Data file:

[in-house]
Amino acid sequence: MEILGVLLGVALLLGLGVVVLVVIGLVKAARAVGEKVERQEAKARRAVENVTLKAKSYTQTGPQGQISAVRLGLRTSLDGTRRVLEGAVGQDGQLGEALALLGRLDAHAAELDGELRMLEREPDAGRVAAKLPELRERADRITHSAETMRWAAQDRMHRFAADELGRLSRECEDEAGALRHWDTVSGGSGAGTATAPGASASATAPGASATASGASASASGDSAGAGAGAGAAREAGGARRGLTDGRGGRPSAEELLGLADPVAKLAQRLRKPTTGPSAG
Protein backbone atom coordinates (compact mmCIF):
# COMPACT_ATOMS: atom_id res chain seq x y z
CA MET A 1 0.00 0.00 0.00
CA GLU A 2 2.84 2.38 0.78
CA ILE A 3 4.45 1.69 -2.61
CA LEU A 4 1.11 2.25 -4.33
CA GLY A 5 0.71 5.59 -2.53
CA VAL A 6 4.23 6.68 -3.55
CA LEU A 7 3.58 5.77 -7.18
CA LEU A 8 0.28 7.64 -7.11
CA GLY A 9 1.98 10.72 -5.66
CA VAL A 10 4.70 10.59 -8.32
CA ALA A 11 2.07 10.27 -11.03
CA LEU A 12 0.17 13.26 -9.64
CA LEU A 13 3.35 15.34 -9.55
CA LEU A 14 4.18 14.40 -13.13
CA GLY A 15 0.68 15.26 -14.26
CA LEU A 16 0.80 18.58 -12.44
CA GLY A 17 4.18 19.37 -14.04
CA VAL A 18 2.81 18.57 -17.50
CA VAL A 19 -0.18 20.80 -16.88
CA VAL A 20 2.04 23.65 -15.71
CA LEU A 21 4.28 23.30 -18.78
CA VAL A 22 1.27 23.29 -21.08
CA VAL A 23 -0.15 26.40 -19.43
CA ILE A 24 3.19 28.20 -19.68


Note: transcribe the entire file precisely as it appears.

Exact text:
[in-house]
Amino acid sequence: MEILGVLLGVALLLGLGVVVLVVIGLVKAARAVGEKVERQEAKARRAVENVTLKAKSYTQTGPQGQISAVRLGLRTSLDGTRRVLEGAVGQDGQLGEALALLGRLDAHAAELDGELRMLEREPDAGRVAAKLPELRERADRITHSAETMRWAAQDRMHRFAADELGRLSRECEDEAGALRHWDTVSGGSGAGTATAPGASASATAPGASATASGASASASGDSAGAGAGAGAAREAGGARRGLTDGRGGRPSAEELLGLADPVAKLAQRLRKPTTGPSAG
Protein backbone atom coordinates (compact mmCIF):
# COMPACT_ATOMS: atom_id res chain seq x y z
CA MET A 1 0.00 0.00 0.00
CA GLU A 2 2.84 2.38 0.78
CA ILE A 3 4.45 1.69 -2.61
CA LEU A 4 1.11 2.25 -4.33
CA GLY A 5 0.71 5.59 -2.53
CA VAL A 6 4.23 6.68 -3.55
CA LEU A 7 3.58 5.77 -7.18
CA LEU A 8 0.28 7.64 -7.11
CA GLY A 9 1.98 10.72 -5.66
CA VAL A 10 4.70 10.59 -8.32
CA ALA A 11 2.07 10.27 -11.03
CA LEU A 12 0.17 13.26 -9.64
CA LEU A 13 3.35 15.34 -9.55
CA LEU A 14 4.18 14.40 -13.13
CA GLY A 15 0.68 15.26 -14.26
CA LEU A 16 0.80 18.58 -12.44
CA GLY A 17 4.18 19.37 -14.04
CA VAL A 18 2.81 18.57 -17.50
CA VAL A 19 -0.18 20.80 -16.88
CA VAL A 20 2.04 23.65 -15.71
CA LEU A 21 4.28 23.30 -18.78
CA VAL A 22 1.27 23.29 -21.08
CA VAL A 23 -0.15 26.40 -19.43
CA ILE A 24 3.19 28.20 -19.68